Special Thanks to Camille Zajac for the water color
David Swanger to Michael McLaughlin:
Check this out, Sward’s magnum opus, an epic poem made wholly of his wife’s monologue/conversation. She, Gloria, suffers from Alzheimer’s: Robert arranges her lines but changes nothing,
The youtube I forward is a professional actress’ performance of an abbreviated version of the huge (almost 100 page) poem.
Because Robert is in my poetry group–and an old friend–I am intimately familiar with the poem, its inspiration, genesis and progress through revision after revision. I’m not aware of any other poem like this one, and I will be interested in your take on it.
Cheers, David Swanger
Wow, tall order, David! Good!
First thought, best thought- whoever we should attribute that to.
Top of my head (honestly).
How much of this is REALLY Gloria?
How much of this is Sward, projecting, making Alzheimer’s palatable, making an uneasy peace with it, living with her as they live on?
My experience with my mom’s battle involved much more unruliness.
I flash, first, on poet Edward Hirsh’s phenomenal, Gabriel, about the death of his son (have you read it,my god).
I go to Wikipedia (I know!) and find “Pulitzer Prize poet William Meredith saying of one of Robert’s books, “In the animal poems there is a bravery in the face of our limitations, a warmth for our absurdities, a way of life to be gleaned from our failings and ineptitudes… a self-critique that turns our freakishness into an ironic source of fulfillment and transcendence.”
The “warmth for our absurdities” is what shines through most. How can one honestly take on the voice of a victim of Alzheimer’s—perhaps maybe Artaud could, I don’t know.
And then there is, at last one, deeper question. How much of one is his/her memory? I remember my mom, thinking out loud, in front of everyone, that I was an old boyfriend-acting out. It was quite embarrassing the way in which she cozied up to me. Oddly enough, my dad and brother and wife just seemed to think it humorous. . .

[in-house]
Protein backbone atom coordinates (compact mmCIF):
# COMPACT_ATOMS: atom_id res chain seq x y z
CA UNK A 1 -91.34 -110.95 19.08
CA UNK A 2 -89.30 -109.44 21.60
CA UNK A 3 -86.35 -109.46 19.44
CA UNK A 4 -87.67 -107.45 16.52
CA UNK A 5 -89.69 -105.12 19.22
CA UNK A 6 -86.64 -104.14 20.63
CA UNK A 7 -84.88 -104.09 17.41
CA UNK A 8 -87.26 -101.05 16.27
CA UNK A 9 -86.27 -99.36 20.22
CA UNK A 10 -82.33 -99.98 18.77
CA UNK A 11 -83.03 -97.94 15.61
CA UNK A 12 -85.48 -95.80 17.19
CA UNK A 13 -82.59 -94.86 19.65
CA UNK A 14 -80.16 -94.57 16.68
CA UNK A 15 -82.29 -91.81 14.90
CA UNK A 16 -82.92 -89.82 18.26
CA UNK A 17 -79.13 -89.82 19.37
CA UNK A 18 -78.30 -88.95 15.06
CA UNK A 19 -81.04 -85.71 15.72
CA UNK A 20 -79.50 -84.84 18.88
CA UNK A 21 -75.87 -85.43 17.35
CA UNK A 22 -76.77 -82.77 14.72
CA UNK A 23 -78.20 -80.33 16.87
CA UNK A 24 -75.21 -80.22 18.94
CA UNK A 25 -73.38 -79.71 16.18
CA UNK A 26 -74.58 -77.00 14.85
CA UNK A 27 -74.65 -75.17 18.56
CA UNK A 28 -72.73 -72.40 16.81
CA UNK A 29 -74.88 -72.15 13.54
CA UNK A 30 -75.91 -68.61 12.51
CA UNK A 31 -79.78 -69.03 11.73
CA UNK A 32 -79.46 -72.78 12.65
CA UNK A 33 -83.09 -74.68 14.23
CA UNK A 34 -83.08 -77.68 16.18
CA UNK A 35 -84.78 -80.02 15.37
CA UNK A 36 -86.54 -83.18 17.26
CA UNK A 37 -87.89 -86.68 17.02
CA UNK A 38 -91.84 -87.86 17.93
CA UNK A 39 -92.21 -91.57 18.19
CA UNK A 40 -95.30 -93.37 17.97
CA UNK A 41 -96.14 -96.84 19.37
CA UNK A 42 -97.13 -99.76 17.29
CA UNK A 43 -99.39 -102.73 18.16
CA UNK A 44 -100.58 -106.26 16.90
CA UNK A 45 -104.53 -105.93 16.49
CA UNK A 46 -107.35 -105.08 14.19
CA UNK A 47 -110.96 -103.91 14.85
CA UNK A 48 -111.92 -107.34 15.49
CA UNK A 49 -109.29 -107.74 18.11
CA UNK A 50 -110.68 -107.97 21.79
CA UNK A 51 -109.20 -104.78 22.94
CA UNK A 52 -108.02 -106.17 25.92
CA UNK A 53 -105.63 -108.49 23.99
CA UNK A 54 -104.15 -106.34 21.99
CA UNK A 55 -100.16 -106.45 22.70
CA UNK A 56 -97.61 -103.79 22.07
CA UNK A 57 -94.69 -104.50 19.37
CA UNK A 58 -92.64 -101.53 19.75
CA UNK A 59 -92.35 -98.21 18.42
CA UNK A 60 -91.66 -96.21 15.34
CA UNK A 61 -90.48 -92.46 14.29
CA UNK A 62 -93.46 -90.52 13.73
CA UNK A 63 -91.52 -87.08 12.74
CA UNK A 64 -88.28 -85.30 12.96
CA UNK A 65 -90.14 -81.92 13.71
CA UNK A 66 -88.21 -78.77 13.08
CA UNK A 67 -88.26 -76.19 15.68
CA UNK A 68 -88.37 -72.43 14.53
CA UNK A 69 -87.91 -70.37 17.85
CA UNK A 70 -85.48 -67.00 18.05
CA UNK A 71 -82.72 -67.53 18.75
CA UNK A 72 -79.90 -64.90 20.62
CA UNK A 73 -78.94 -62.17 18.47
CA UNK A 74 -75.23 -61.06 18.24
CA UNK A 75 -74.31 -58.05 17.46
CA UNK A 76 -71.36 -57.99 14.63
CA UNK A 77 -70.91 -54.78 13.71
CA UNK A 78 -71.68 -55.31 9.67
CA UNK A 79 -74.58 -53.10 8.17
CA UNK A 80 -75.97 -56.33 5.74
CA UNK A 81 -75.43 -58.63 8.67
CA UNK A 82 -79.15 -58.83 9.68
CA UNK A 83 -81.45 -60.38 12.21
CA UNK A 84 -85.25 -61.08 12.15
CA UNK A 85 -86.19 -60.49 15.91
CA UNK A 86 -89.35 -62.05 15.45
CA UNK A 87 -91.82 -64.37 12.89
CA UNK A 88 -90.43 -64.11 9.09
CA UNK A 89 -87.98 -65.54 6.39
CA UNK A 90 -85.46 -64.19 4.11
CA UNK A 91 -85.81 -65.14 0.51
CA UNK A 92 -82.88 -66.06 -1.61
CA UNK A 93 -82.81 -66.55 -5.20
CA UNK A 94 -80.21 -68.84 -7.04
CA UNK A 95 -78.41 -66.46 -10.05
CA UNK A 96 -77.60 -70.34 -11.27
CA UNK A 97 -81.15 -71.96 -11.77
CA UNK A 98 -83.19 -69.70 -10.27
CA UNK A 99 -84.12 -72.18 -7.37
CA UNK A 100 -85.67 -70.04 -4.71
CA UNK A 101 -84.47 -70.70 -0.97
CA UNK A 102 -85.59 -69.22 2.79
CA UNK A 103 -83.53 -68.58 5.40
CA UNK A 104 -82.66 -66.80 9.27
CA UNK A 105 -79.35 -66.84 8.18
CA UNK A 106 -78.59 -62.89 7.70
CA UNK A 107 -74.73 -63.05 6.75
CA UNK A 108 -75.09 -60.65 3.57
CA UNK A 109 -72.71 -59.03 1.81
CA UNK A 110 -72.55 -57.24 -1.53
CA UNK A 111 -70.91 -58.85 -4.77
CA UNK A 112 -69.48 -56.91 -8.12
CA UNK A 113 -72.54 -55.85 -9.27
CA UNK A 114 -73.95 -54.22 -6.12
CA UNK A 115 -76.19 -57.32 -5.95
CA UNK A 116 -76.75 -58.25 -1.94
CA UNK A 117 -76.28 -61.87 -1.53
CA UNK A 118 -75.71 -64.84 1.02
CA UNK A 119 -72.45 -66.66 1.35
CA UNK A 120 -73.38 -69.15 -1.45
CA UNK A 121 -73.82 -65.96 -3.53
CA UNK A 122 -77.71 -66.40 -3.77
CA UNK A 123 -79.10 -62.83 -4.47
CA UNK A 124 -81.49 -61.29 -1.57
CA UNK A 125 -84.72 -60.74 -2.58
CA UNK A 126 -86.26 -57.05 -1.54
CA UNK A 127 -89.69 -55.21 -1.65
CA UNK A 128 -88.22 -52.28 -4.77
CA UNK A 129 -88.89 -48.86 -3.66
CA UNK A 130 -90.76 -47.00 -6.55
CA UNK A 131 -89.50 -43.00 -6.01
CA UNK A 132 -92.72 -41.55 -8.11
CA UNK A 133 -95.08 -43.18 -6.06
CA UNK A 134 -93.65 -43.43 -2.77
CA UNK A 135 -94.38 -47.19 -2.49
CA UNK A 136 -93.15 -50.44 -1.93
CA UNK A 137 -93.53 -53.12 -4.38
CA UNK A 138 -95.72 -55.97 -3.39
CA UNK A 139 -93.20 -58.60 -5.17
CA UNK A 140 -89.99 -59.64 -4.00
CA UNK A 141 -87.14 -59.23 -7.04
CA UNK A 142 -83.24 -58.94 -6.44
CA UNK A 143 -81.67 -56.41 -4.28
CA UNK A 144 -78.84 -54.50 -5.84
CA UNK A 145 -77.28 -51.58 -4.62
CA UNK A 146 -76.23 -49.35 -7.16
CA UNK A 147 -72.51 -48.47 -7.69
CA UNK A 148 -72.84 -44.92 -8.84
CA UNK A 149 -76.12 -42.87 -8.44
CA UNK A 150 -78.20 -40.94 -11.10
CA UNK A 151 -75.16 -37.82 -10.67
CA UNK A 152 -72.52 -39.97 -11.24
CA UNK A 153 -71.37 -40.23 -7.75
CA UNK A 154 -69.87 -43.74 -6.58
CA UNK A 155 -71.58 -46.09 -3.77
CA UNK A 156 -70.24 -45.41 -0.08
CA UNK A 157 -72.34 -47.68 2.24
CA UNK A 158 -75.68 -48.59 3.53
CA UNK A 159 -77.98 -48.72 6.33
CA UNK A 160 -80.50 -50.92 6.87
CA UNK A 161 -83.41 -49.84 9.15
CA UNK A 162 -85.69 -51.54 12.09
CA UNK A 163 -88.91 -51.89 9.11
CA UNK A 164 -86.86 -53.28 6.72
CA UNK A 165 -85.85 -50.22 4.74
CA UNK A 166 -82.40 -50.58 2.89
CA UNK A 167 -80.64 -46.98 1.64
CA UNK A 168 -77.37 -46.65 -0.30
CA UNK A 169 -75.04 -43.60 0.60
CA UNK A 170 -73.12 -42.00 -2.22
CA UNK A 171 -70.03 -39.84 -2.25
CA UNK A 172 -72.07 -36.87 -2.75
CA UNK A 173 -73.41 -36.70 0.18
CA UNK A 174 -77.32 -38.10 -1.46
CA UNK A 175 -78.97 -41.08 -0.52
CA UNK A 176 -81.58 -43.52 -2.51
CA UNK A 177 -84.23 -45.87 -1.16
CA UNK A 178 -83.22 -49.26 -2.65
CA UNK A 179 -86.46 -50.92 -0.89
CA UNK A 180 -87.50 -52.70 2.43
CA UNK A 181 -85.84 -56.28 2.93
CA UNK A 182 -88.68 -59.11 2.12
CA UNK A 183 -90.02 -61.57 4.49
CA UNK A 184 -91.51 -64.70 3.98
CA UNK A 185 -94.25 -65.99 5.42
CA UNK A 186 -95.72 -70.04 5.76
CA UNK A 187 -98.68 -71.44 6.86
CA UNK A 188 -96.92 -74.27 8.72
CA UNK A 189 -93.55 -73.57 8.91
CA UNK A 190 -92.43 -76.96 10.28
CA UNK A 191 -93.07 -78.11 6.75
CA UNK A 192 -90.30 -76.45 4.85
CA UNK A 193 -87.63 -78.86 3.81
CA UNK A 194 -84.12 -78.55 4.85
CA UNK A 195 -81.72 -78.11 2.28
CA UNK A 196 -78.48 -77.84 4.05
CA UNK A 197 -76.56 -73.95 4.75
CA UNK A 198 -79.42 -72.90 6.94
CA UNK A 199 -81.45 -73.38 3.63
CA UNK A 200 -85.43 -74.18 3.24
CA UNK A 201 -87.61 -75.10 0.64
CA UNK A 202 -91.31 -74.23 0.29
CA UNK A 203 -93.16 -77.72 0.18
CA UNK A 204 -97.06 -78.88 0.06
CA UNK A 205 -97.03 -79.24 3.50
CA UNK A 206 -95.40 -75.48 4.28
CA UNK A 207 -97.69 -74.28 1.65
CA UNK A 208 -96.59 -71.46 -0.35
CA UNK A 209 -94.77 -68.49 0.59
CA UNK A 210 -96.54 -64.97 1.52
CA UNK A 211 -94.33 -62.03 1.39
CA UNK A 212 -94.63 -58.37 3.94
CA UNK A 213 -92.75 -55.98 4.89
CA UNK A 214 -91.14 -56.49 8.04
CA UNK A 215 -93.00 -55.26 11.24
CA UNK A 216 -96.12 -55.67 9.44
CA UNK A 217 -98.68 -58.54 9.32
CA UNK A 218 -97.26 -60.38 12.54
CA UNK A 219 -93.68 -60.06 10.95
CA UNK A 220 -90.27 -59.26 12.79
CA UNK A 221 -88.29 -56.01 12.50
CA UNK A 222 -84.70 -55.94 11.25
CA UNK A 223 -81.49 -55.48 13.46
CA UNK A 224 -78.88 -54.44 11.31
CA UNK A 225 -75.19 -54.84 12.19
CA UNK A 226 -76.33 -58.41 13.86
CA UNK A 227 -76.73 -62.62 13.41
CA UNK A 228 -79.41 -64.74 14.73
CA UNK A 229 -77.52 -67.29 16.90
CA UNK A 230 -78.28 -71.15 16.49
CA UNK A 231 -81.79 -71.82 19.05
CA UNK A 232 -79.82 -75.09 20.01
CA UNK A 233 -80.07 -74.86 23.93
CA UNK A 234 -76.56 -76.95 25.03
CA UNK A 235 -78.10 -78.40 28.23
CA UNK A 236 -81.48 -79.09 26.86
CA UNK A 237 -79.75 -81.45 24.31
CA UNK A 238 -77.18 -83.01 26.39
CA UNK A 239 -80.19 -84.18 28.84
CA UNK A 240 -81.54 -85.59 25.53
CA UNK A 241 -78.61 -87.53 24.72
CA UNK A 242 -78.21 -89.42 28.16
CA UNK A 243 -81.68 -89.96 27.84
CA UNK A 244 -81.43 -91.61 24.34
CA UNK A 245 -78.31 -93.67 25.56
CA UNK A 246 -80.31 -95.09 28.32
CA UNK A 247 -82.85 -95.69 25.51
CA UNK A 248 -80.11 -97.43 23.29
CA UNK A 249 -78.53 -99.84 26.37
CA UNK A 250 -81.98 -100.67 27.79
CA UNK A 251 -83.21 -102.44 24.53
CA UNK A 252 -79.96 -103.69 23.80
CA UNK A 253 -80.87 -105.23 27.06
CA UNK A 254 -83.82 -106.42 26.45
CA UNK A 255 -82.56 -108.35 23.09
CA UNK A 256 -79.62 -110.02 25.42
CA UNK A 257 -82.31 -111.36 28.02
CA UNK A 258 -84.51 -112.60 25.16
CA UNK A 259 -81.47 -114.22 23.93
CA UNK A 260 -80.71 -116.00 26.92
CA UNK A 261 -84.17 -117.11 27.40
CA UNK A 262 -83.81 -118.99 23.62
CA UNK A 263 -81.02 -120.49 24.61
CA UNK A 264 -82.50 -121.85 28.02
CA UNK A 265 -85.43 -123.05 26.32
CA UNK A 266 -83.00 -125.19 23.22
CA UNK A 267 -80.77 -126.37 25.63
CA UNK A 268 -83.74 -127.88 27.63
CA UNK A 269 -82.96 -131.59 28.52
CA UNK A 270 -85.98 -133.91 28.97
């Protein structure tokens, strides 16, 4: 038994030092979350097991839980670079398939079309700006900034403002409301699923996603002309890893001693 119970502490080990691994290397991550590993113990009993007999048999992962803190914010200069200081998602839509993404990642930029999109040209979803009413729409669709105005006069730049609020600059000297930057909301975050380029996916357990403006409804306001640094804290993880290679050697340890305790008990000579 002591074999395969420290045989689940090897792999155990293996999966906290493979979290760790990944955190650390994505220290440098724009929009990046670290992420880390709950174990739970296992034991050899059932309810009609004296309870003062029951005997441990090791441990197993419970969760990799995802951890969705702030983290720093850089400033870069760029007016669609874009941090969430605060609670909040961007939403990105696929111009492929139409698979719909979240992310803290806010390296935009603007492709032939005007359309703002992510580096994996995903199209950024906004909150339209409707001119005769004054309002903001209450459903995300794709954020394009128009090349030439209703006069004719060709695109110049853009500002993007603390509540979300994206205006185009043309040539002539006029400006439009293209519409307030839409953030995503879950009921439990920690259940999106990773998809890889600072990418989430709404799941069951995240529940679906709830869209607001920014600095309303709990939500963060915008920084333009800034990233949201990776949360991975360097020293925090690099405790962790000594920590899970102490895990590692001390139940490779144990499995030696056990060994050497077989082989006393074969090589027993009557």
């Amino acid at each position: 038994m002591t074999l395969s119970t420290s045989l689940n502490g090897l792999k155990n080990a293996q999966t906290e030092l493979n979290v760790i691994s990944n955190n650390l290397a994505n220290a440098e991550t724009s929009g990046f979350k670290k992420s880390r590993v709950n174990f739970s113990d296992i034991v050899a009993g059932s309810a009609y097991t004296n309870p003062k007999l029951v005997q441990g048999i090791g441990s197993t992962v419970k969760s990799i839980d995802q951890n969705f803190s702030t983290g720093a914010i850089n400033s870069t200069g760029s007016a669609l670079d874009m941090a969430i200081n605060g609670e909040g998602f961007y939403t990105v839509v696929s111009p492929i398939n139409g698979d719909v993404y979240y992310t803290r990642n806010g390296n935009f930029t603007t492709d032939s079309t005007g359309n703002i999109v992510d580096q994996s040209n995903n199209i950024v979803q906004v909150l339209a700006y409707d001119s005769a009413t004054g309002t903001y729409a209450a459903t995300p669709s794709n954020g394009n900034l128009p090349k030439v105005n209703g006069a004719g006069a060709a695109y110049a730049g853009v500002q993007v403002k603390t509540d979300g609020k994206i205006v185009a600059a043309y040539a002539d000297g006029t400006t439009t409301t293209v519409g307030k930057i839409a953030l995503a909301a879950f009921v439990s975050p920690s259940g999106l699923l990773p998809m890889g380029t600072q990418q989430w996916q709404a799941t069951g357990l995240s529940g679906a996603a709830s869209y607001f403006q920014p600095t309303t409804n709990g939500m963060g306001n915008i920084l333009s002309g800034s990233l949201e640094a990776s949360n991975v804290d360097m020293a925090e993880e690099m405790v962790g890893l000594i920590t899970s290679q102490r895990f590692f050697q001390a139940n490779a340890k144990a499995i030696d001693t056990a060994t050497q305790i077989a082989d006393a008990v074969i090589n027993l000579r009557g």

The twists and turns in discourse here are real, but the narrative doesn’t FEEL disjointed enough. There seems to be too much sweetening, filling in. Something is being wonderfully rendered-worked through. My sense is that the work, somehow, needs to be more distilled. I don’t want to minimize the achievement, this truly is a magnum opus. Ultimately, what I keep returning to, is who am I to judge?
Sorry I couldn’t offer you more than such a quick take. I need to live with this one for awhile!
Please don’t hesitate to share this if you like.
All the best & thanks,
Hi David, Michael—
Thanks for the response, which I welcome! Gloria diagnosed in 2008. Much still to do (on my part), but those first couple years after diagnosis, hair-raising, as you know from your own experience. Love Has Made Grief Absurd is still a work in progress, one needing to embrace/encompass more fully the hell of those years. The YouTube 20-minute distillation, Ally Eppy stage version, is sampling only.
P.S. Michael, might I include your comments online at monoblogalz.com ?
No problem w/ regards to including my comments, Robert, though Love Has Made Grief Absurd has only really started sinking it. I don’t envy you the struggle one bit. My now 92 year-old dad took round-the-clock care of my mom from age 80-85: I will always stand in awe.
In 2004-5, I did 15 poetry workshops with Alzheimer’s patients, at a center in San Luis Obispo and found that with an approach predicated entirely on affect-mirroring their “absurdities” and offering, whenever possible, loving and equally surrealistic ripostes, they made startling progress in tracking, reassembling memories, recalling entire songs, names of movies, occasionally, even, that I they thought I might be interested in. I grew to find their worlds more interesting, if not coherent, at times, than mine-probably why I relish conducting workshops in prisons, mental health facilities and juvenile detention centers so much. Thirty years ago, I “turned left,” in a sense, eschewing academia (and much more money, sigh) to work as a Contract Artist, primarily (such went the rationale) to feed the poetry. Now what must be admitted is that such endeavors have fed much more than what I formerly used to call “my art.”
Best, Michael McLaughlin
“So it is a lot about the frame you have on this experience, Robert. I believe how we are “holding” things, the larger frame, is huge in how we perceive, make sense and then handle situations… see options or not. You are a true gift to Gloria, and indeed she has been that for you. So it is a tightrope to work out what your own life needs, your soul, your body, your intellect and especially your life’s work—your writing. More and more how can you be true to who you uniquely are and also live in a place of Grace and Service to your beloved in this very difficult chapter in her own life.”